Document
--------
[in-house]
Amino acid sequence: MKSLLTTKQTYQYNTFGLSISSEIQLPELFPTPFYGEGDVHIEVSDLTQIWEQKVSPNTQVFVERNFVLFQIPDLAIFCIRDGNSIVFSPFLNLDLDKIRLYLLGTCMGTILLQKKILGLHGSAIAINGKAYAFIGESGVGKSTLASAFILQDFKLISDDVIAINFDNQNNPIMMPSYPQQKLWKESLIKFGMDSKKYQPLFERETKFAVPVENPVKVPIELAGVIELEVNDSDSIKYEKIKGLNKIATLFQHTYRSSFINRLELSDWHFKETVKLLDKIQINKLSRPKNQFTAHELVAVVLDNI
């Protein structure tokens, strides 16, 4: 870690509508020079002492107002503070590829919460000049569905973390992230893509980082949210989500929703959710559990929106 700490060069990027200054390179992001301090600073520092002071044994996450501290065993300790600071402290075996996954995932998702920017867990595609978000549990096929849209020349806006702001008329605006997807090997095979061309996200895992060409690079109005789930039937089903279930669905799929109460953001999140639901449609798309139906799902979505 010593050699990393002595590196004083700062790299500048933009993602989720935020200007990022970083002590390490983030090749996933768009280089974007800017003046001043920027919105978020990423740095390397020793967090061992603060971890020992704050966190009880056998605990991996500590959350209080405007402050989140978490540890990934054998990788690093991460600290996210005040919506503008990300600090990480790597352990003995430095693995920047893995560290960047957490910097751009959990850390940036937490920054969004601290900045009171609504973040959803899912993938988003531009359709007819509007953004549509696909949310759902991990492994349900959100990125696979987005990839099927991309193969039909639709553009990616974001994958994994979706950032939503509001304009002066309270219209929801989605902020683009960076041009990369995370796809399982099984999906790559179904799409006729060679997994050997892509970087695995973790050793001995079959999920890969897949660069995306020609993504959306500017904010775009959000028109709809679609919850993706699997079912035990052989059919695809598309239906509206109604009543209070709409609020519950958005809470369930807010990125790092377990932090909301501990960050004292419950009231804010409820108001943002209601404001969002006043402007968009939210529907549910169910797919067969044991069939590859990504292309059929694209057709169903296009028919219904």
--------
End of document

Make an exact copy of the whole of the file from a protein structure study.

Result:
[in-house]
Amino acid sequence: MKSLLTTKQTYQYNTFGLSISSEIQLPELFPTPFYGEGDVHIEVSDLTQIWEQKVSPNTQVFVERNFVLFQIPDLAIFCIRDGNSIVFSPFLNLDLDKIRLYLLGTCMGTILLQKKILGLHGSAIAINGKAYAFIGESGVGKSTLASAFILQDFKLISDDVIAINFDNQNNPIMMPSYPQQKLWKESLIKFGMDSKKYQPLFERETKFAVPVENPVKVPIELAGVIELEVNDSDSIKYEKIKGLNKIATLFQHTYRSSFINRLELSDWHFKETVKLLDKIQINKLSRPKNQFTAHELVAVVLDNI
């Protein structure tokens, strides 16, 4: 870690509508020079002492107002503070590829919460000049569905973390992230893509980082949210989500929703959710559990929106 700490060069990027200054390179992001301090600073520092002071044994996450501290065993300790600071402290075996996954995932998702920017867990595609978000549990096929849209020349806006702001008329605006997807090997095979061309996200895992060409690079109005789930039937089903279930669905799929109460953001999140639901449609798309139906799902979505 010593050699990393002595590196004083700062790299500048933009993602989720935020200007990022970083002590390490983030090749996933768009280089974007800017003046001043920027919105978020990423740095390397020793967090061992603060971890020992704050966190009880056998605990991996500590959350209080405007402050989140978490540890990934054998990788690093991460600290996210005040919506503008990300600090990480790597352990003995430095693995920047893995560290960047957490910097751009959990850390940036937490920054969004601290900045009171609504973040959803899912993938988003531009359709007819509007953004549509696909949310759902991990492994349900959100990125696979987005990839099927991309193969039909639709553009990616974001994958994994979706950032939503509001304009002066309270219209929801989605902020683009960076041009990369995370796809399982099984999906790559179904799409006729060679997994050997892509970087695995973790050793001995079959999920890969897949660069995306020609993504959306500017904010775009959000028109709809679609919850993706699997079912035990052989059919695809598309239906509206109604009543209070709409609020519950958005809470369930807010990125790092377990932090909301501990960050004292419950009231804010409820108001943002209601404001969002006043402007968009939210529907549910169910797919067969044991069939590859990504292309059929694209057709169903296009028919219904």